She taught her children to work, and being a hard worker covered a lot of other ills in her mind. Didn’t much matter what else a person did, if they were a hard worker and cared about other people, they were okay in Mama’s book. She wasn’t one to judge, but being lazy was not something she admired.
Her father taught her how to work, and she often lamented in her later years that she made her children work too much. But I really don’t think any one of us would agree with that. Yes, we had to work, but that work ethic has served us well and has passed down to our own children.
I remember Mama teaching me how to vacuum. She’d let me do it for a minute or two and then she’d stop me and say, “Let me show you.” Then she’d have me stand there and watch her do the job. You didn’t dare walk away. You were expected to watch and learn the proper way to do a task. To this day, I can’t stand by while other people are working, and I not be doing something myself.
About 8-10 years ago, I went to one of the Days of Service the church held in downtown Chattanooga. We were cleaning up yards in a rundown neighborhood. When everyone piled out of the cars and into the yard of this particularly disheveled home, everyone stood there, a bit overwhelmed about how to begin. It was bad.
I assessed the situation and started assigning people to do what I saw needed to be done. Later, the son of the woman who lived there asked if I was in charge. I said I wasn’t. He said, “Oh, I thought you were since you seemed to know what you were doing.”
I think this was the first time I realized how valuable my mother’s instruction had been growing up. I instinctively knew how to take an overwhelming task, break into pieces and get it done. Mama taught me that. When I got home, I called her and thanked her because I knew that was from her.
Mama had a keen sense of discernment. It sliced through error and left only clarity and truth. My dad said she could size up a political candidate faster than he could. And anybody who knows Daddy, knows how sharp he is in that regard.
I remember in my youth, times when she warned my dad not to do business with certain people. Sure enough, those were the people who took advantage of his easy going nature and trust. Mama never got it wrong.
Not only did she discern the evil, but she saw the good. She saw the good in her children and cheered us on. My sister Karen once gave Mama a jewelry box that played, “The Wind Beneath My Wings.” Mama was the wind beneath all our wings. And the words are so fitting:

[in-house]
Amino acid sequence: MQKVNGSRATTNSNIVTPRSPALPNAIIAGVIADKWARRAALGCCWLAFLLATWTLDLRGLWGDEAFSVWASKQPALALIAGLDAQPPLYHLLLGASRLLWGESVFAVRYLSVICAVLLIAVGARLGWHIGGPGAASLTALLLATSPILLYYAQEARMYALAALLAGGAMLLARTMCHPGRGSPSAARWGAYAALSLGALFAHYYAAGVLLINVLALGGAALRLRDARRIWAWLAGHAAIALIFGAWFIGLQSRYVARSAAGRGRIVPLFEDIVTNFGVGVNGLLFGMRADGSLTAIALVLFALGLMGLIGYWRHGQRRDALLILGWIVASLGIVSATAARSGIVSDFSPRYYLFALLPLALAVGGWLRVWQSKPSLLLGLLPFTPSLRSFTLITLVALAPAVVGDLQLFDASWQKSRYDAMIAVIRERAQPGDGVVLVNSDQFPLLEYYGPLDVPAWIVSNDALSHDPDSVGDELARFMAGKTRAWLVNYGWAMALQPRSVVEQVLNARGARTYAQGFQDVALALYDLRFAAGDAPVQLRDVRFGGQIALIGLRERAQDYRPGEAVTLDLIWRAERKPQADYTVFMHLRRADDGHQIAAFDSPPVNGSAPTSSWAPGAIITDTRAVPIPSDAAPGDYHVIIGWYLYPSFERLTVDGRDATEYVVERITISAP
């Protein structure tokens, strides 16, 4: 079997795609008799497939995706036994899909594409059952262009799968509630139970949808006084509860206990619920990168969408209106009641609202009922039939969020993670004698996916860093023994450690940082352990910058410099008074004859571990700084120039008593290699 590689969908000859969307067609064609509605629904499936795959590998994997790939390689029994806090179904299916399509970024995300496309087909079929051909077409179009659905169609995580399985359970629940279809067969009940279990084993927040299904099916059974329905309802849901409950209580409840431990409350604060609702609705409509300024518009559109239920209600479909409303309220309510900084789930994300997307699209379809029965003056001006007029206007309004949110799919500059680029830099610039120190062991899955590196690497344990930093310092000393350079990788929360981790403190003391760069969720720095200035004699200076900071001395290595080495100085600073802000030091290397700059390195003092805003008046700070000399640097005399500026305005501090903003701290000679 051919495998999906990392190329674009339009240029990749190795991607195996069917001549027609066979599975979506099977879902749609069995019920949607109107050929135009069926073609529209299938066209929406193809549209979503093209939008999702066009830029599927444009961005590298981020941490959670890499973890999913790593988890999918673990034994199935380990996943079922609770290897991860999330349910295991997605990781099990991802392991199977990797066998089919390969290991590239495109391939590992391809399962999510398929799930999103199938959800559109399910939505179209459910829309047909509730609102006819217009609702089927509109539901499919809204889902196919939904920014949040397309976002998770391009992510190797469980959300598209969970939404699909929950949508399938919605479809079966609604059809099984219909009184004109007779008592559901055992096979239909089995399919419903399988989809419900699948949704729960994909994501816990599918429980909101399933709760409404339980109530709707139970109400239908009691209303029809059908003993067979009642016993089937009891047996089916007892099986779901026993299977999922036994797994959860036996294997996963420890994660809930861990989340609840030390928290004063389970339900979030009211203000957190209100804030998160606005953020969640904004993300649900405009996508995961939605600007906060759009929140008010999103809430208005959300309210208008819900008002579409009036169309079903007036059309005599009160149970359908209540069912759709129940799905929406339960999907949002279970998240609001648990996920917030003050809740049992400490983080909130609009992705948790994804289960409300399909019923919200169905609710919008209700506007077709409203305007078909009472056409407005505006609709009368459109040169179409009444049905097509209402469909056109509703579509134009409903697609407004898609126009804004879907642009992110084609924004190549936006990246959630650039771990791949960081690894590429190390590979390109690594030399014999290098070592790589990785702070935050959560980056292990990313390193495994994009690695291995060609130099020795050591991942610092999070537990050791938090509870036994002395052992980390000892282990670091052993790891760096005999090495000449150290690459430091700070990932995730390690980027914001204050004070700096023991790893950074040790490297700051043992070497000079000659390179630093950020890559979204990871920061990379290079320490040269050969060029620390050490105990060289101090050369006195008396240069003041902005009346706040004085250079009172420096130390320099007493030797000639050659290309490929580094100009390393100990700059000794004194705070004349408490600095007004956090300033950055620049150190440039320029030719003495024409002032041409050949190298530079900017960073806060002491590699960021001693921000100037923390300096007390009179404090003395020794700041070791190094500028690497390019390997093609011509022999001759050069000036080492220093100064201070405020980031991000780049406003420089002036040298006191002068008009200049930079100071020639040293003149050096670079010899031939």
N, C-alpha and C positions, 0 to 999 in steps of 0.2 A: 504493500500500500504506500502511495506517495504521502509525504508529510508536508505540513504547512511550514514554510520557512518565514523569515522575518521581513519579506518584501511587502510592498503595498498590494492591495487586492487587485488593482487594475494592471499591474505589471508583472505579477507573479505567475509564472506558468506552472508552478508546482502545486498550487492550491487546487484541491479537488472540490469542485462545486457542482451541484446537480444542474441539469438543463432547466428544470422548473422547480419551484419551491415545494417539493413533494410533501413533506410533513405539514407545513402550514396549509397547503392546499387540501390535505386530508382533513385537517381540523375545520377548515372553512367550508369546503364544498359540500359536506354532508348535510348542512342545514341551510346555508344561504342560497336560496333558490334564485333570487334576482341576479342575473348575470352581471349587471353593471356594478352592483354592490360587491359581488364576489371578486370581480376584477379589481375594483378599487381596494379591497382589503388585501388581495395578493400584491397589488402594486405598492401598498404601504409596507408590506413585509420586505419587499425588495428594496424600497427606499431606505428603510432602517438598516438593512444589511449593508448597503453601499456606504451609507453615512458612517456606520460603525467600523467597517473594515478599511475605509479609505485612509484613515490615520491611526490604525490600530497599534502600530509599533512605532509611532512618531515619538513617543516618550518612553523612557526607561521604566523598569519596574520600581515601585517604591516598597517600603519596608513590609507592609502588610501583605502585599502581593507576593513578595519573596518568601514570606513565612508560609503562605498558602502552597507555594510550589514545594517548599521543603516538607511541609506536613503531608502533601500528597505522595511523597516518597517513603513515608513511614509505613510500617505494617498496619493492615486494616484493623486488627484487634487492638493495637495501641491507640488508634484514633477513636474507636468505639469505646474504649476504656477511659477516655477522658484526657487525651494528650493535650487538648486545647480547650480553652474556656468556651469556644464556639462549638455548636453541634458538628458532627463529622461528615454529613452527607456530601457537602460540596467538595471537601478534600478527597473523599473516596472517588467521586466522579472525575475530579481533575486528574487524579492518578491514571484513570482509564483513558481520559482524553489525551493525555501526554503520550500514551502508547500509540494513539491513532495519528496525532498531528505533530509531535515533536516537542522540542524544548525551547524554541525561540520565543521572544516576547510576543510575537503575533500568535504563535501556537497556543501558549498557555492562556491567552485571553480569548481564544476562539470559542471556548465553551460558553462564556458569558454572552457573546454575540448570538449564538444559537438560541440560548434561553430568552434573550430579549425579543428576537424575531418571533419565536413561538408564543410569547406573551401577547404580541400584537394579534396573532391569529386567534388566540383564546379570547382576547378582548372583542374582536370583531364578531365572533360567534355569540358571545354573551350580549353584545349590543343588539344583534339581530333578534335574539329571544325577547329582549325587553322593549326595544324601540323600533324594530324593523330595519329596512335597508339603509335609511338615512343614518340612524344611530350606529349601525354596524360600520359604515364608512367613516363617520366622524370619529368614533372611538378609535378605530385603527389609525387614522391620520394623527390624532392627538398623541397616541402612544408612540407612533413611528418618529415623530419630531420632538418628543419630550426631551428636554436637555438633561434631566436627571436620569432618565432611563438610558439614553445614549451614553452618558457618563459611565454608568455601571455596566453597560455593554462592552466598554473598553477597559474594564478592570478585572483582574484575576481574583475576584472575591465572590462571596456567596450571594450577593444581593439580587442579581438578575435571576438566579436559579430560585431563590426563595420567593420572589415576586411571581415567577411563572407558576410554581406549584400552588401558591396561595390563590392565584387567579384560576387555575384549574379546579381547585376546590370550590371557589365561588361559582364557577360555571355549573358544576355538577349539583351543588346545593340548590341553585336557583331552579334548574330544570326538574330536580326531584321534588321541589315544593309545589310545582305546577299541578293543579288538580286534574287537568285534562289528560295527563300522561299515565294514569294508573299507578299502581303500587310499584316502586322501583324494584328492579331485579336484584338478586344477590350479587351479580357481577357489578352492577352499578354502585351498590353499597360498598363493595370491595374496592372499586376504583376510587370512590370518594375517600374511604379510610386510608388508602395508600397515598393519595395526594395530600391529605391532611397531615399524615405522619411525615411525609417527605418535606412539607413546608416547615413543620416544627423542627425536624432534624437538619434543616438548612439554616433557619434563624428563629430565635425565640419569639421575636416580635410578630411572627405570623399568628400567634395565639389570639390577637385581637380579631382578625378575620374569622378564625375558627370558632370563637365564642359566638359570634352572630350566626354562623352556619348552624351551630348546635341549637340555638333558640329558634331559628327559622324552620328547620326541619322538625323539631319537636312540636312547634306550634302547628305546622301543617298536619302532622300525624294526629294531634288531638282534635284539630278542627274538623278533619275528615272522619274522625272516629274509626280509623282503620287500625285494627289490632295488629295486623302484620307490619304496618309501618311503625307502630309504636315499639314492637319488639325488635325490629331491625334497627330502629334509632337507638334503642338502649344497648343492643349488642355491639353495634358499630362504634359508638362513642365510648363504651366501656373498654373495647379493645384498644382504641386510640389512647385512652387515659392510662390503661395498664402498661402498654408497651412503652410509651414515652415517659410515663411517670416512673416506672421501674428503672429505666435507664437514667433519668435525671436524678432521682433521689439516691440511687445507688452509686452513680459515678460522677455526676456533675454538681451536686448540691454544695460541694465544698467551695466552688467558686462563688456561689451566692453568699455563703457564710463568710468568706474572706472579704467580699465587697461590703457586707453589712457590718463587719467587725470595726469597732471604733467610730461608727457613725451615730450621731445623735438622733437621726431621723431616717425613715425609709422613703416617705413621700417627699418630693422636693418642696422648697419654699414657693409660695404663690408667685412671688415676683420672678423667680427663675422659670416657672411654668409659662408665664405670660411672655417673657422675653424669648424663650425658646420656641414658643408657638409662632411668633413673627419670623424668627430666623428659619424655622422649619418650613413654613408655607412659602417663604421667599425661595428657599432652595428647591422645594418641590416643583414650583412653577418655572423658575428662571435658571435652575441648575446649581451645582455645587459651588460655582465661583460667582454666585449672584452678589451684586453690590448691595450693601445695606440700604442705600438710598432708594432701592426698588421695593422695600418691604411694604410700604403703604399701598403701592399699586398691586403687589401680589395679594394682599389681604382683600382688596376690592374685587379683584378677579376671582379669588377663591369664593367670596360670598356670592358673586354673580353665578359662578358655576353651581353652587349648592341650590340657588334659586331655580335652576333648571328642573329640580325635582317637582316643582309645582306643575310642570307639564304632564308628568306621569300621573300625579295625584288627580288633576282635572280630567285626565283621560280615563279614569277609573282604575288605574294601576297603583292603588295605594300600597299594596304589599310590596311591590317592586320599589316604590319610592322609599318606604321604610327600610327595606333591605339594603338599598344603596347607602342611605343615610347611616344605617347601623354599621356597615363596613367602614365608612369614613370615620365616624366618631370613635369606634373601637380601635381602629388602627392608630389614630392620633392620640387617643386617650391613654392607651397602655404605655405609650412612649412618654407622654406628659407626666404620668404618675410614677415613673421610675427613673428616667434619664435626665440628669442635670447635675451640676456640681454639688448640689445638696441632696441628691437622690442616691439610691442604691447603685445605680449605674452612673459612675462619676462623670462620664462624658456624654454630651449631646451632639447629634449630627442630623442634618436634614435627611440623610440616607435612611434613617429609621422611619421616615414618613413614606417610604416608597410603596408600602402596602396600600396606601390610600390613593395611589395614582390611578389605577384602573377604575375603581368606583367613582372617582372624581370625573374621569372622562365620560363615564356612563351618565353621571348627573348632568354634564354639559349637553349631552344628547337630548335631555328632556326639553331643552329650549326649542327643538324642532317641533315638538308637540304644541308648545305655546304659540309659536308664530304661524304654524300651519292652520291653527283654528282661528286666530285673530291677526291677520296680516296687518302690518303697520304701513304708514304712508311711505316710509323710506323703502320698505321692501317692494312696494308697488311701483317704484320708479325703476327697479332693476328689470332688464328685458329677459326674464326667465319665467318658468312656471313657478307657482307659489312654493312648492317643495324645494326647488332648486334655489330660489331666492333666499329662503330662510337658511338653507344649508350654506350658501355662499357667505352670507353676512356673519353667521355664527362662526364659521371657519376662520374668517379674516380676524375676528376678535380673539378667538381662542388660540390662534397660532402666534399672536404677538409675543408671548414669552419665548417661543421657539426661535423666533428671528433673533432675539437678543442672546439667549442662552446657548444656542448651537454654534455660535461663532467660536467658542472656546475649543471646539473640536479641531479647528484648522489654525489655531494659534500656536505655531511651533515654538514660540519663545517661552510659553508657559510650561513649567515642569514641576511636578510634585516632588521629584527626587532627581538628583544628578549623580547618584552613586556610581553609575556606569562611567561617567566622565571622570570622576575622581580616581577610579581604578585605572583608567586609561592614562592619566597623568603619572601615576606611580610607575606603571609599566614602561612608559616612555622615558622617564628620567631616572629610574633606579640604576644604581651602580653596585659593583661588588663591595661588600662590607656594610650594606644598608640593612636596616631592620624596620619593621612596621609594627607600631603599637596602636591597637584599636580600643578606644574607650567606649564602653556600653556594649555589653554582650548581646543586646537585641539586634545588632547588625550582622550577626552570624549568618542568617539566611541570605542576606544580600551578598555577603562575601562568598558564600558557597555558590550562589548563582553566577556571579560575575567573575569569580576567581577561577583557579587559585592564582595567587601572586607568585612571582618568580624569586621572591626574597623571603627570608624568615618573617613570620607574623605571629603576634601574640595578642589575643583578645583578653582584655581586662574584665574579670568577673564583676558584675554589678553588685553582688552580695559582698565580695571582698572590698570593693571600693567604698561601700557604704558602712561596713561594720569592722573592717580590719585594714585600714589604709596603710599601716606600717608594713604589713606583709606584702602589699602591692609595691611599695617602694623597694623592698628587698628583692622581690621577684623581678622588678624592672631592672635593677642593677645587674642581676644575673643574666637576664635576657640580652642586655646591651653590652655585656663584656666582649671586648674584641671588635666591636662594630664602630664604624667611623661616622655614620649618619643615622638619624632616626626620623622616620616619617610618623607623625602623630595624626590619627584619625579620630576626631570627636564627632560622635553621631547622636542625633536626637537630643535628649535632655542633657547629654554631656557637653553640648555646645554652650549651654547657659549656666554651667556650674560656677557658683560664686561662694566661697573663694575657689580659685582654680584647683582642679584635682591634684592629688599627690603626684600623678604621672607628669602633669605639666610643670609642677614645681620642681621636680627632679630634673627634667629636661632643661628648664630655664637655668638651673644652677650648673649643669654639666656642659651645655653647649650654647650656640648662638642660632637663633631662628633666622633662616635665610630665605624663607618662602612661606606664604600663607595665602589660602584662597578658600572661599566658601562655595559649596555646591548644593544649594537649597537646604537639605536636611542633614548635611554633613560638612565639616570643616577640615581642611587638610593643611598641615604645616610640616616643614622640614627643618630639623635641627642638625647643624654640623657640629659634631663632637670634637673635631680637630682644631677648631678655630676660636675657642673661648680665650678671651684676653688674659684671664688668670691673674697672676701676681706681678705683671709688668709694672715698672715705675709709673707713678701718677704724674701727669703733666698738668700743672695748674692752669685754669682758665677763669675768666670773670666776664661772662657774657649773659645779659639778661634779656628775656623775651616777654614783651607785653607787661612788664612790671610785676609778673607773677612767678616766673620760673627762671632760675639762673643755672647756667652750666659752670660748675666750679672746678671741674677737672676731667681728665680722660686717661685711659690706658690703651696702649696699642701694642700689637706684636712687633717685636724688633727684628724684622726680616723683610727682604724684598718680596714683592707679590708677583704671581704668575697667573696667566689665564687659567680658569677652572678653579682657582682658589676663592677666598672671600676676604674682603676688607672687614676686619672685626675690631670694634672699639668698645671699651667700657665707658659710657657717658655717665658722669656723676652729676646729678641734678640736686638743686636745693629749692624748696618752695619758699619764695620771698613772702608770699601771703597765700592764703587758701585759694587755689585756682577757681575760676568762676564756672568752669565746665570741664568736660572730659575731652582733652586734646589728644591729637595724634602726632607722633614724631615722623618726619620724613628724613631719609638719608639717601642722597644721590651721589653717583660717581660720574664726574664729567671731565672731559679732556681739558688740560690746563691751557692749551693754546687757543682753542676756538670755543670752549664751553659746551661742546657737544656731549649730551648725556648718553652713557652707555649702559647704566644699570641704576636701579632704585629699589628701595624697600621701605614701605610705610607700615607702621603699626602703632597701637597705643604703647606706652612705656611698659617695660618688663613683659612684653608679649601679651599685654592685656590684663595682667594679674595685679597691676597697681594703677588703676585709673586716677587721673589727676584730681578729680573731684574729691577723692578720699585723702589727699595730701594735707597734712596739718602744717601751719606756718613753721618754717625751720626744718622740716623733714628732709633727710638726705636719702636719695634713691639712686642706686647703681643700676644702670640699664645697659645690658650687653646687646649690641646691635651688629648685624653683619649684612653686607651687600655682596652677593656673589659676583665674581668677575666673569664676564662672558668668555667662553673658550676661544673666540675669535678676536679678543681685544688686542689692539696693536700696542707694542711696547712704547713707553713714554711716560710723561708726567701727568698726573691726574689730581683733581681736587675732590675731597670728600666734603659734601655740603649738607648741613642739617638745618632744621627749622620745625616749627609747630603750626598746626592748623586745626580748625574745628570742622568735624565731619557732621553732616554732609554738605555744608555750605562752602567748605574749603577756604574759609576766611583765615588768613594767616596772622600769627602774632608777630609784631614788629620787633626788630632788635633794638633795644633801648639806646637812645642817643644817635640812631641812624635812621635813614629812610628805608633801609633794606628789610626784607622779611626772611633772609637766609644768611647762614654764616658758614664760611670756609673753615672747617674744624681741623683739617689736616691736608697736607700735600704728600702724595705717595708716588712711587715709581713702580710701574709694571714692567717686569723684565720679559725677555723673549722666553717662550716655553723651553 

Did you ever know that you’re my hero,
And everything I would like to be?
I can fly higher than an eagle,
For you are the wind beneath my wings.
It might have appeared to go unnoticed,
But I’ve got it all here in my heart.
I want you to know I know the truth, of course I know it.
I would be nothing without you.
Mama carried within her heart a great love of family history. She did mounds and mounds of family history and documented it thoroughly. She not only did her own family history, she also did daddy’s and Chris’ and Glenn’s. She loved the temple and she saw that temple work was done for more people than I could possibly count.
The departed were not simply names on a pedigree chart to Mama. They were real people with stories. She knew all the family history stories of her family and my dad’s family. I often went to her when I was writing my historical fiction novels because she was such a treasure trove. Her mind was sharp and she remembered details.
Here’s another example of how her sixth sense went to work in combination with her other gifts. When I was writing An Uncertain Justice, which was about my 2nd great grandfather’s murder that occurred during the same period as my paternal grandparents met and married, I was digging into a lot of family history. My dad had mentioned to me that he was at the family history library working with Mama when he found some record of a grandfather on his Springfield line who had fought for the Confederacy during the Civil War and was a deserter at Shiloh.
Since the novel I was writing was about how the Morton’s and the Springfields came together through the union of Sherman Morton and Edna Springfield, and since the Morton’s where Union veterans, I crafted this fun scene. It was about how the Union and Confederate backgrounds would clash alongside some of the other contrasts of these two families. I wrote a scene which I was very proud of. It was rather comical, and I had no intention of ever cutting it from the book.
I told no one about this scene. Not a soul. The same week I’d written it, I went to a Church Stake Conference and Mama sat down next to me and handed me a purple 3-pronged folder and said, “Here, you might need this.” I opened it up and there inside were the enlistment papers of this Springfield grandfather in the Union Army alongside his honorable discharge papers.
It was as if this grandfather had been reading my manuscript over my shoulder and said, “You do not make me a Confederate, and you do NOT make me a deserter.” Mama was so in tune, she rounded up those papers for him and delivered them into my hands.
Mama wrote recently,